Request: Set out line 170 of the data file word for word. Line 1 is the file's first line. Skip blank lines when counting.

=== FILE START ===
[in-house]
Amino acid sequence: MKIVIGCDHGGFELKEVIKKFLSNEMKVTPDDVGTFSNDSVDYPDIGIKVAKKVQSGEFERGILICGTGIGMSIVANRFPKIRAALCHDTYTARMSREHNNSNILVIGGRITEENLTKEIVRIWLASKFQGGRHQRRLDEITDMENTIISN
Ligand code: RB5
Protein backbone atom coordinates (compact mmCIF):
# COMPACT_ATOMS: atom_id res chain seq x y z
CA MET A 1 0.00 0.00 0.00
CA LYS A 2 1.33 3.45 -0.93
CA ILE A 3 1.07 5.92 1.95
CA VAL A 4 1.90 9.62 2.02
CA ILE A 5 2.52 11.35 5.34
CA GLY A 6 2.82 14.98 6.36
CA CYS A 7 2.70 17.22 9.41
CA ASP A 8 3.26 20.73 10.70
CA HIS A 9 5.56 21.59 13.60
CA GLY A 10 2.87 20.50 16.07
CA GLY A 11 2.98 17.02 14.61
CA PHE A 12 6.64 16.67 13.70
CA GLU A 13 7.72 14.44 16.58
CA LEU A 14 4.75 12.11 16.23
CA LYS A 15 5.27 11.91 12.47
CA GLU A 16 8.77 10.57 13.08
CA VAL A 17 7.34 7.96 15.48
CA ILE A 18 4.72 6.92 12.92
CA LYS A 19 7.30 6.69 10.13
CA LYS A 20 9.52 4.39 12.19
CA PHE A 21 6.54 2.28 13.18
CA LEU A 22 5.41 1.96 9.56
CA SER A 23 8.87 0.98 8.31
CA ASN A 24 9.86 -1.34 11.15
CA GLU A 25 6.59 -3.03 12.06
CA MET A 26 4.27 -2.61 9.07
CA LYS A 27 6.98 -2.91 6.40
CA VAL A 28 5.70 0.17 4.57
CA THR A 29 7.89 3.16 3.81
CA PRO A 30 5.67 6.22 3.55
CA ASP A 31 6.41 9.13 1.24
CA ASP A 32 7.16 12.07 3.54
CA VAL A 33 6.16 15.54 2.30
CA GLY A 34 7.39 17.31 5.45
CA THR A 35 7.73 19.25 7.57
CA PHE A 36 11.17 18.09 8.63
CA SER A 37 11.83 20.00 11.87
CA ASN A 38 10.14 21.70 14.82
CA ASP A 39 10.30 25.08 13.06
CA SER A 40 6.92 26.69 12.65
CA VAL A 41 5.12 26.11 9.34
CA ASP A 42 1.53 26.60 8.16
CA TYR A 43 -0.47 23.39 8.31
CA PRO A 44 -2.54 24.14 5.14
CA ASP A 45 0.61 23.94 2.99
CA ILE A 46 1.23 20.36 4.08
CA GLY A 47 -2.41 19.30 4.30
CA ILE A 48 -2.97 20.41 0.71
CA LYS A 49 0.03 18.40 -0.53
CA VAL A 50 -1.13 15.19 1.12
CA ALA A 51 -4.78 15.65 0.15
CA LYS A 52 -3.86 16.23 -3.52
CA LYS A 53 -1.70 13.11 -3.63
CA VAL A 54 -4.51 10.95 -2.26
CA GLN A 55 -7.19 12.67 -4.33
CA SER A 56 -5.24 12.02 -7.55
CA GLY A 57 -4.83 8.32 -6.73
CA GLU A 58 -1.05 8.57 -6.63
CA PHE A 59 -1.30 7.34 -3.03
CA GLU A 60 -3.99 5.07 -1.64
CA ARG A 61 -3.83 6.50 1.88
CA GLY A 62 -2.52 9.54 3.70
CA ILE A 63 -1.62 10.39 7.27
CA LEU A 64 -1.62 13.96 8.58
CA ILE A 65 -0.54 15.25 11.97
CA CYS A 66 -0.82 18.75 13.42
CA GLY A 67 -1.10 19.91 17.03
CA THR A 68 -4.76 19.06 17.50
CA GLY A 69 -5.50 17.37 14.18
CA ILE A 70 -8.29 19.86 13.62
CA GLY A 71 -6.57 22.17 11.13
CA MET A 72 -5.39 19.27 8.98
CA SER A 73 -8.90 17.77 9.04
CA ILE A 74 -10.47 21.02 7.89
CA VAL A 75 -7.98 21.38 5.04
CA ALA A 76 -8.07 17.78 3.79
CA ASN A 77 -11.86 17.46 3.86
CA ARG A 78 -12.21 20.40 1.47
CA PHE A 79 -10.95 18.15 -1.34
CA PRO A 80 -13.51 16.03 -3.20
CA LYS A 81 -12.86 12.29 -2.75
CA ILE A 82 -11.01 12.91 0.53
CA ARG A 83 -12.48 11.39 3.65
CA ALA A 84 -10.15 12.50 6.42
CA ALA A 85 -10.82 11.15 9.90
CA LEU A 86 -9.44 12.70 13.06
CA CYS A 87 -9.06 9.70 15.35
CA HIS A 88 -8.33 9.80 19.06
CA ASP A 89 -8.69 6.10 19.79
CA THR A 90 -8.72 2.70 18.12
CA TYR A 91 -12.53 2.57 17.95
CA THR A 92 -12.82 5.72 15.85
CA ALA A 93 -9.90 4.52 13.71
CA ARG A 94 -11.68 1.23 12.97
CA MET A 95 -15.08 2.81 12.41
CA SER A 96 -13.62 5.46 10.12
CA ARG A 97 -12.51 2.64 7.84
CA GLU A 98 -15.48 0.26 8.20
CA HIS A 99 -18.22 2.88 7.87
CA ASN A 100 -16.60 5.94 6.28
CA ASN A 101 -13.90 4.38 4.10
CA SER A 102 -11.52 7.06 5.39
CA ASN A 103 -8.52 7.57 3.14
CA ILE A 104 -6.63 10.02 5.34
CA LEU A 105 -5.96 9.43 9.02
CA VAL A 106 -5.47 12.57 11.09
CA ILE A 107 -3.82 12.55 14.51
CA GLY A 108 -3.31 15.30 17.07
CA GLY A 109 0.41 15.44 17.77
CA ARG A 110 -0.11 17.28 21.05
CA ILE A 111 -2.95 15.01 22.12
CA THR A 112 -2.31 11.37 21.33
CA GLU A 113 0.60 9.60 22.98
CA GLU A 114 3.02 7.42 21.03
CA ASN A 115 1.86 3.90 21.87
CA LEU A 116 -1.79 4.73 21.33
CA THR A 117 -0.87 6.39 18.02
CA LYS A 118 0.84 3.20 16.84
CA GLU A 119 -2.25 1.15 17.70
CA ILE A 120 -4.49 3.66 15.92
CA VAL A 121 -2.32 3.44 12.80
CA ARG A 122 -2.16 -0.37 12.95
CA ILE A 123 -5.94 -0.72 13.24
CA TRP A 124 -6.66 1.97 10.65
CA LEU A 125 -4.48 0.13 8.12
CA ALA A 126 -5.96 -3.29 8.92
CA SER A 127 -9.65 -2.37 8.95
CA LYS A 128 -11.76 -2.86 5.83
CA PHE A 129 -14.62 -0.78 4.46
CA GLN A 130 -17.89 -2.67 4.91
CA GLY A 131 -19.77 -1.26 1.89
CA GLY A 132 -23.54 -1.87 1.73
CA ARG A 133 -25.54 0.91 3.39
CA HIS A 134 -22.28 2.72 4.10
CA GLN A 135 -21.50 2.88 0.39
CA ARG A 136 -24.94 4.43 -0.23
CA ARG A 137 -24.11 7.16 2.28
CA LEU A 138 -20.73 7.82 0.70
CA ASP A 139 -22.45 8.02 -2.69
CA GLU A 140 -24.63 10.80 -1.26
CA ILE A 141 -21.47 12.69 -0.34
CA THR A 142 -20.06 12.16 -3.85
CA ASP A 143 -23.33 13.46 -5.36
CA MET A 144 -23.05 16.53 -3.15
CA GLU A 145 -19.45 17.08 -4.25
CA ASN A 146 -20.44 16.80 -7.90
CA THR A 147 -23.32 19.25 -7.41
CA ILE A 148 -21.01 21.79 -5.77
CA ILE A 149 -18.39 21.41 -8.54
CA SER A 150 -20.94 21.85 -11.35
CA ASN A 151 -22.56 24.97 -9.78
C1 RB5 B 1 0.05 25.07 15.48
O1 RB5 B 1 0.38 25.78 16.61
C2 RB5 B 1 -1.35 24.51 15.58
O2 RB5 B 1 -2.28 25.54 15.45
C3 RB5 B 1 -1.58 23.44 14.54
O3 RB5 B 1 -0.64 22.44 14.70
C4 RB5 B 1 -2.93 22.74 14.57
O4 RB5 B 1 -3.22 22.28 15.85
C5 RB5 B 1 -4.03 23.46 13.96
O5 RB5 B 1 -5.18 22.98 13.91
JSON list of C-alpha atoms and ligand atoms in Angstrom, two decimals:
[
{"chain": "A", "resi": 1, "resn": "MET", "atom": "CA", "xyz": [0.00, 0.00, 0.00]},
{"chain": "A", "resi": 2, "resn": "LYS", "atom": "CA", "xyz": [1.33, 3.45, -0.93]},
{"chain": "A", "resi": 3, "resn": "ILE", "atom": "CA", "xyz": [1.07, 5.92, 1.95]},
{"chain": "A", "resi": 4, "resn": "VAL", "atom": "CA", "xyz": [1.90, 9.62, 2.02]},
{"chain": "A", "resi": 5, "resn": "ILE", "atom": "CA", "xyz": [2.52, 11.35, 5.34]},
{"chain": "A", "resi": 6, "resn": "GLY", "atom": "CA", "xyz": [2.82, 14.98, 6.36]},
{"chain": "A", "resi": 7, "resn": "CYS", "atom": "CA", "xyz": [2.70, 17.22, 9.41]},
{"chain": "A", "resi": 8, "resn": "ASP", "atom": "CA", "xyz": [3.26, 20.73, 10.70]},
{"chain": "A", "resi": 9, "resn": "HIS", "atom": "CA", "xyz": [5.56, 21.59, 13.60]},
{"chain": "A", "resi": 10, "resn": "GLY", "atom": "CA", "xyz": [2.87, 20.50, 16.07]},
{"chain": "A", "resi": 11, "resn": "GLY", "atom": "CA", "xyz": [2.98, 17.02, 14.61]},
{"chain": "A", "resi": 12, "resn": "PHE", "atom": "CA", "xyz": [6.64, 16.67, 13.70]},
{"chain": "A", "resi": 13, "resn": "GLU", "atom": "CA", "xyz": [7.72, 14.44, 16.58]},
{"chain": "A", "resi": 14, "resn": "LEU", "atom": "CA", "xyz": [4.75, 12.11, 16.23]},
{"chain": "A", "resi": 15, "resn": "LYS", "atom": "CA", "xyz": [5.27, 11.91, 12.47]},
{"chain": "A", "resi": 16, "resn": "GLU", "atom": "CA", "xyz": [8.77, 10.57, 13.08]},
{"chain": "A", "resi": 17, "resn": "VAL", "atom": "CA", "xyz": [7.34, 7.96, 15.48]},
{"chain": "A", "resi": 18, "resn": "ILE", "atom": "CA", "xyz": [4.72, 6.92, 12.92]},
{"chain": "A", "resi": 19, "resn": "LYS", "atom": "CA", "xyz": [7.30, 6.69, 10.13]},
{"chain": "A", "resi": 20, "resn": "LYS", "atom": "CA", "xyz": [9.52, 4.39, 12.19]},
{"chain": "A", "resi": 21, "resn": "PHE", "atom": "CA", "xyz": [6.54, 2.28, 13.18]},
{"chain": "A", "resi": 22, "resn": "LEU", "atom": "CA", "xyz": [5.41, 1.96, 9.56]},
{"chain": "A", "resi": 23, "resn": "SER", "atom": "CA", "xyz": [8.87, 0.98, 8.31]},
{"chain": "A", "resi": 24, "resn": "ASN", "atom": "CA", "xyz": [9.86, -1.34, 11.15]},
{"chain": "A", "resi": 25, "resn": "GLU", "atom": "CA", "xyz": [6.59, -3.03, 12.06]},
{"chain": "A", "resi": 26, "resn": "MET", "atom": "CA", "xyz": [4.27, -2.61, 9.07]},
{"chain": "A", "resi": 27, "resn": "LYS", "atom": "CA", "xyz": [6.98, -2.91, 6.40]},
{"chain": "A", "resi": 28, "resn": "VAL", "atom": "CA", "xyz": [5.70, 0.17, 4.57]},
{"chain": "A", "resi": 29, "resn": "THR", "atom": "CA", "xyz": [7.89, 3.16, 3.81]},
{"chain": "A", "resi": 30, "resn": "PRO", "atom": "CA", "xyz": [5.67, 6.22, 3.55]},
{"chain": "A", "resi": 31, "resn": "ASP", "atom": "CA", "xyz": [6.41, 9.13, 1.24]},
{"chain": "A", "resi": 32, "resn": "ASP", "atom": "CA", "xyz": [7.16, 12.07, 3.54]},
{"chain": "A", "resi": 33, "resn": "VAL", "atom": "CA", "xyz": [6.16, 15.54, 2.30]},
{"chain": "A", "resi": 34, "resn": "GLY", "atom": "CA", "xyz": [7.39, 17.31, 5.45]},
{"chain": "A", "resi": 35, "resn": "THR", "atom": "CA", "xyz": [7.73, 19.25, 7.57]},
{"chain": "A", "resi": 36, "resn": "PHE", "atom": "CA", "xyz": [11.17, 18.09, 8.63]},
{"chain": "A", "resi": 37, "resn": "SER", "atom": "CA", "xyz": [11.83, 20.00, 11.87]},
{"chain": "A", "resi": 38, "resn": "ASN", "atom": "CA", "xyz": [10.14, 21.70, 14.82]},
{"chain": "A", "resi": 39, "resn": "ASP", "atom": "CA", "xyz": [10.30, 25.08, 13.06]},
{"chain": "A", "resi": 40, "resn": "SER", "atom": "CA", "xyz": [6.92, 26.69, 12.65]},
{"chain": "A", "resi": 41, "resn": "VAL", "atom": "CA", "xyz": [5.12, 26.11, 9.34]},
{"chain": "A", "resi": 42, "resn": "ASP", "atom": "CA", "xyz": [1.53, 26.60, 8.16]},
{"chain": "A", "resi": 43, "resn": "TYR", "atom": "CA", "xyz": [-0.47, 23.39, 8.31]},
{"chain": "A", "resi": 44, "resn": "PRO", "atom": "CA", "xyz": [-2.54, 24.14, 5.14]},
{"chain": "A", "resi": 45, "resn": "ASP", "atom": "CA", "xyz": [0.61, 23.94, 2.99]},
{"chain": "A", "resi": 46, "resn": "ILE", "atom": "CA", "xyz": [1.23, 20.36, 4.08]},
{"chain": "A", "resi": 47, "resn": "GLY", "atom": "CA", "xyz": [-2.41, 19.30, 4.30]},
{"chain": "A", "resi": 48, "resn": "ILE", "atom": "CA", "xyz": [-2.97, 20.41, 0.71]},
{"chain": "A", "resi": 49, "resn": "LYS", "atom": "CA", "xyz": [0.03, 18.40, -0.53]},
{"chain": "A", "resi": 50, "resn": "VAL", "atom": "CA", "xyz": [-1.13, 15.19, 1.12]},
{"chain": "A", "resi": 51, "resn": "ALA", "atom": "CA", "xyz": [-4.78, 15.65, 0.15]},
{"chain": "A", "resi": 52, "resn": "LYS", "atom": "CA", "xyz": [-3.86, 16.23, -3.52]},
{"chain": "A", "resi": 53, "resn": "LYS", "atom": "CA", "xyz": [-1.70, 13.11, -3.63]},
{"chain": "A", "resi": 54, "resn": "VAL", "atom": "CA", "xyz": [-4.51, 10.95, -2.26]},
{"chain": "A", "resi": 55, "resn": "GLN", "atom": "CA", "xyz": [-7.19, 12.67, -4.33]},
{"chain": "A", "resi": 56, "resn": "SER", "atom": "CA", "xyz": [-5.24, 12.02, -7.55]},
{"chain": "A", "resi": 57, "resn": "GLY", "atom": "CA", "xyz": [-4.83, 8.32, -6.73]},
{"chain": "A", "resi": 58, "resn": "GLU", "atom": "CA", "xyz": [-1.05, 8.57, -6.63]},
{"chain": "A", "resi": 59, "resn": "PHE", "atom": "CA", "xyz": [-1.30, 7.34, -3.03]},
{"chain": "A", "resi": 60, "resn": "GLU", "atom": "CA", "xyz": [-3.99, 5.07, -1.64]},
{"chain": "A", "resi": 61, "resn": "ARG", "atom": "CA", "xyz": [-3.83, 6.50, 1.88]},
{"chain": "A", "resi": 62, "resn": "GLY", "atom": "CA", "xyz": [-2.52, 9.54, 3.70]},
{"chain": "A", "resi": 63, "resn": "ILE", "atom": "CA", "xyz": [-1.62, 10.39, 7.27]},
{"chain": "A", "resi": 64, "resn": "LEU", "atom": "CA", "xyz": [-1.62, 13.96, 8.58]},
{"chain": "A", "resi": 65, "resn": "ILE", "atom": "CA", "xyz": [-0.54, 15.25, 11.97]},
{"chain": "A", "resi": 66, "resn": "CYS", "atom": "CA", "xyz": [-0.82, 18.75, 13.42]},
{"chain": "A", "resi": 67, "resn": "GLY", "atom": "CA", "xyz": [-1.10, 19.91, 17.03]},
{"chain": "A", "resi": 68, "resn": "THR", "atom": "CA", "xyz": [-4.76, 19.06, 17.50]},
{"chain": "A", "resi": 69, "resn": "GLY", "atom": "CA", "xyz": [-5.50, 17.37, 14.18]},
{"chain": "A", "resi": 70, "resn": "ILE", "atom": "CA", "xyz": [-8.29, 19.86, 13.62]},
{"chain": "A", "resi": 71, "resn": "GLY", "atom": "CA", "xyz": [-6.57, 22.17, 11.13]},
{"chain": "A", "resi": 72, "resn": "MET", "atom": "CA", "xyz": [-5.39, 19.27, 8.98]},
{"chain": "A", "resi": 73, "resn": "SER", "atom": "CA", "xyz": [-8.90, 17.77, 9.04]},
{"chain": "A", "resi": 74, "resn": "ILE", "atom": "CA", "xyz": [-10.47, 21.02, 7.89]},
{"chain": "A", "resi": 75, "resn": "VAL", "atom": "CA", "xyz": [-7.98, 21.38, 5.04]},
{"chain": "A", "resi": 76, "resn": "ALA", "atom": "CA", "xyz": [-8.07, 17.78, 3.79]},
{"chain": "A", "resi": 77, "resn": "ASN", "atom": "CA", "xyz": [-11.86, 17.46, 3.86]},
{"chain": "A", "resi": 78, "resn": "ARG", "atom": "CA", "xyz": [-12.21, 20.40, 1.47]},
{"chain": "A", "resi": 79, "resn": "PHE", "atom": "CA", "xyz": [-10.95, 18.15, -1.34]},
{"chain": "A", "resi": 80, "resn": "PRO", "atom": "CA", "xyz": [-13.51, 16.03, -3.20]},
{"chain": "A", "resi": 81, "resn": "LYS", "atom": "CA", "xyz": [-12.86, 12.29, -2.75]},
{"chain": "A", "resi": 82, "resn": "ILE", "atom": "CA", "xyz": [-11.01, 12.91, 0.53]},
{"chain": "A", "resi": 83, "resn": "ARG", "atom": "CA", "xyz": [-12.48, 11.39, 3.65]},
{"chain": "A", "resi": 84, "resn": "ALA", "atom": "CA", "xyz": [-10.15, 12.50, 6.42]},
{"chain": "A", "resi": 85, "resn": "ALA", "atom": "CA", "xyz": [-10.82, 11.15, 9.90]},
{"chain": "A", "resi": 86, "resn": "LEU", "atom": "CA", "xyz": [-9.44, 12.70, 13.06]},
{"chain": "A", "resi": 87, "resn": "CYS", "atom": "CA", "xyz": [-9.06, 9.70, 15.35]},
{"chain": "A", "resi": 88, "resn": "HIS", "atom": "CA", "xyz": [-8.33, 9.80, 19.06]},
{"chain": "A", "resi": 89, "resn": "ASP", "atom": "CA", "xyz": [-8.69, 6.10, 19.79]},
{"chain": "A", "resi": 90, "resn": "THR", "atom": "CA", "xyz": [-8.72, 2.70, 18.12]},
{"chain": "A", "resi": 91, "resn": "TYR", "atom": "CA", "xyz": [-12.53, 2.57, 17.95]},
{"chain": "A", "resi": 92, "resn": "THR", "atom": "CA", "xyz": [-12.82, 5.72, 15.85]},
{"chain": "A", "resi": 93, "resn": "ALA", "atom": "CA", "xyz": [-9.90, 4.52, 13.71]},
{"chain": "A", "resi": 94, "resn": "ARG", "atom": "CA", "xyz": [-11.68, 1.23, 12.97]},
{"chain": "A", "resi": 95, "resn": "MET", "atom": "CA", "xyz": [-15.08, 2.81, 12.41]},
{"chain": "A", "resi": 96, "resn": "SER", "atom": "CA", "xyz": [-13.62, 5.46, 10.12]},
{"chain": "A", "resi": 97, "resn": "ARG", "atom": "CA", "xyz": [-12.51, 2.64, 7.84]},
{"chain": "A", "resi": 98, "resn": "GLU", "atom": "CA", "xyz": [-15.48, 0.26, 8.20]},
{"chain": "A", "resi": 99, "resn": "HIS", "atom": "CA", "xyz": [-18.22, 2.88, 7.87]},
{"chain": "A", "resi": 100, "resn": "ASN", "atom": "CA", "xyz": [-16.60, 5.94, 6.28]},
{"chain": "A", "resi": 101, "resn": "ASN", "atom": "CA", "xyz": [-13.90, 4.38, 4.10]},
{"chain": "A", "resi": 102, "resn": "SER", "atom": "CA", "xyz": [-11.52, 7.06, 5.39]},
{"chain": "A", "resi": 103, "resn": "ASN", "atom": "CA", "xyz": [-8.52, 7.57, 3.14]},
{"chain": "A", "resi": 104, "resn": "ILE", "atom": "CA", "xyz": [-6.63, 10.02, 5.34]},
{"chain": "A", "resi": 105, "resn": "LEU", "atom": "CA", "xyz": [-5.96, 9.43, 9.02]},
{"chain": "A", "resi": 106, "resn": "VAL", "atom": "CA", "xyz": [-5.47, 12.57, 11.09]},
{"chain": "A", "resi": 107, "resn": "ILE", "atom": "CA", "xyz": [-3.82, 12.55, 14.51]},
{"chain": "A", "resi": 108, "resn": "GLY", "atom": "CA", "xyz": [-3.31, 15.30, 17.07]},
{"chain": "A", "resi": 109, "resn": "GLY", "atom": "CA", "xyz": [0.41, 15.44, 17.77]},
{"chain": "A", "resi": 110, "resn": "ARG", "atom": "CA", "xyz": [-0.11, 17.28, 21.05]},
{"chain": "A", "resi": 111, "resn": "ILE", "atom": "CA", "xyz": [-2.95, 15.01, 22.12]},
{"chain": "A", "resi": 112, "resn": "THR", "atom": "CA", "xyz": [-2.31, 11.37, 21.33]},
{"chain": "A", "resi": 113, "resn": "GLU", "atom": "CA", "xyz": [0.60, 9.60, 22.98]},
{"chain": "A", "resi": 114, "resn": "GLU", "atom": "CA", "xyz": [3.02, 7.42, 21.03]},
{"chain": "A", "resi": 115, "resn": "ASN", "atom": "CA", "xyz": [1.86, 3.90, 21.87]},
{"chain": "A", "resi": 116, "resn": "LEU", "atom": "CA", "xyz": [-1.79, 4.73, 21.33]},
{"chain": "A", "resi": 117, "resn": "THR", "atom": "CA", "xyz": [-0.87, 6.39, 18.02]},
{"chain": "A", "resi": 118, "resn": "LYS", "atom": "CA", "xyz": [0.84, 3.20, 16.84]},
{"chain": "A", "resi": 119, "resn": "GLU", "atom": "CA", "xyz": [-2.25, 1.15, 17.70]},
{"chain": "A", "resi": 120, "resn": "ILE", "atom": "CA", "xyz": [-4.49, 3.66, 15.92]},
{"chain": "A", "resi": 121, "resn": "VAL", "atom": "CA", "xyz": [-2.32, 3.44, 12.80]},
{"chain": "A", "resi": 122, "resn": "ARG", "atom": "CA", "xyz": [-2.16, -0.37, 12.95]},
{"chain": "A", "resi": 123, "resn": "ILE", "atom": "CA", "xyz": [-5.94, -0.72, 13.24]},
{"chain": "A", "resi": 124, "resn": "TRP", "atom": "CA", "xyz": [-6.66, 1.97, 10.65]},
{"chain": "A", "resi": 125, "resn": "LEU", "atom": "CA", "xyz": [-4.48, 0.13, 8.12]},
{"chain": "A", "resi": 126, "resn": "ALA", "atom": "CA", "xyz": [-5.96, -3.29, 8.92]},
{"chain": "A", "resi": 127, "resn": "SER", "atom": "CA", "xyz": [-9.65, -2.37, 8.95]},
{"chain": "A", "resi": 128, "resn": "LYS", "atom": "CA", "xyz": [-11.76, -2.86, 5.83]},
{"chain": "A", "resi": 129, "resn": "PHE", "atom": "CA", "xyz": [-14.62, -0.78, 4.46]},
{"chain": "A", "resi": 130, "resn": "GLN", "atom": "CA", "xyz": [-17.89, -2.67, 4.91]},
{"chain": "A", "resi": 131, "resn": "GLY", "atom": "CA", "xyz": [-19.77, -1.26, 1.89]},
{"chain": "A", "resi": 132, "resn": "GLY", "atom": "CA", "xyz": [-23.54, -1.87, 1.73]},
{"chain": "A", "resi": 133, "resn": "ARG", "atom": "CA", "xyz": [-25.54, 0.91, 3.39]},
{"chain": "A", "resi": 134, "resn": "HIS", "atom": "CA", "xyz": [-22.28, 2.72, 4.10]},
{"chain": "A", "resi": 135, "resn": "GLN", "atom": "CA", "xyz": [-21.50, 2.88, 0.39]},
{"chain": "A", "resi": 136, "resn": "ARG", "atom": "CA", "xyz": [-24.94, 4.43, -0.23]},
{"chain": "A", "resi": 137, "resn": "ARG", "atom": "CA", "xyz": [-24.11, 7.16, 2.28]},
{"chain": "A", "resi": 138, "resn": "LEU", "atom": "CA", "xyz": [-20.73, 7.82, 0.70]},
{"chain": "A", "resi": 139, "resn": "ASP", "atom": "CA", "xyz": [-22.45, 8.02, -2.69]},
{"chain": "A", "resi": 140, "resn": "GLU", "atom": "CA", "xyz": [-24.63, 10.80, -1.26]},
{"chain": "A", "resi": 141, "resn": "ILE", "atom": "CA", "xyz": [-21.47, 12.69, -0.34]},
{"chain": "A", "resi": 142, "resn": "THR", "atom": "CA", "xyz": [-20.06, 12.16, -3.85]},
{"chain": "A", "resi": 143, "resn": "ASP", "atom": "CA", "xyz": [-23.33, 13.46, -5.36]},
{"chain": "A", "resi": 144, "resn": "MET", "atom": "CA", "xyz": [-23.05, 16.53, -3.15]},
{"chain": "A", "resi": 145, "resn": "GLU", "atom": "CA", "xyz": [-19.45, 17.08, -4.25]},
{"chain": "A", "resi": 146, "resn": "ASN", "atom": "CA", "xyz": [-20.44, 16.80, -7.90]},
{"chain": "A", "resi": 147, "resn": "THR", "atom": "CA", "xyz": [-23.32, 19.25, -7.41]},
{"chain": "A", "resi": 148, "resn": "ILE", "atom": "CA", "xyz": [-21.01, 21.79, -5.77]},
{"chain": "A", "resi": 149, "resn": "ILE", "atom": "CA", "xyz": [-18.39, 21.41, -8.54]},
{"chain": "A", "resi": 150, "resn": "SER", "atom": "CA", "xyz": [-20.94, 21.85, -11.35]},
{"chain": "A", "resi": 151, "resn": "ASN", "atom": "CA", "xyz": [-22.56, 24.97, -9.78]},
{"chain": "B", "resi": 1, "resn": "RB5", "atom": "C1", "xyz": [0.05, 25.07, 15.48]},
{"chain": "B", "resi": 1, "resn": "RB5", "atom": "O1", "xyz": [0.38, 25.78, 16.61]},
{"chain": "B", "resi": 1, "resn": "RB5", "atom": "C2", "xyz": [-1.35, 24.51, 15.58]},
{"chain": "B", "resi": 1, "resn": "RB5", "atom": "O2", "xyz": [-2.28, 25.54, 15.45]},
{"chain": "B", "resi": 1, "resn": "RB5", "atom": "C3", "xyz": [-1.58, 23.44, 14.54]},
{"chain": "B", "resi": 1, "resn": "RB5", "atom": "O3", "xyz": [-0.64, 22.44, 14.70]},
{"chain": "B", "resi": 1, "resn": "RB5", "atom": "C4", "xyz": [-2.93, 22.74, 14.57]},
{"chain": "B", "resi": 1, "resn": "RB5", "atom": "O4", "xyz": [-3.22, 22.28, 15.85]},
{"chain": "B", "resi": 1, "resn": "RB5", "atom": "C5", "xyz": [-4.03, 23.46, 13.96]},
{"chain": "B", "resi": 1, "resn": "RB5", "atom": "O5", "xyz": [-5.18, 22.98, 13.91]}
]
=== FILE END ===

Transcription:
{"chain": "A", "resi": 2, "resn": "LYS", "atom": "CA", "xyz": [1.33, 3.45, -0.93]},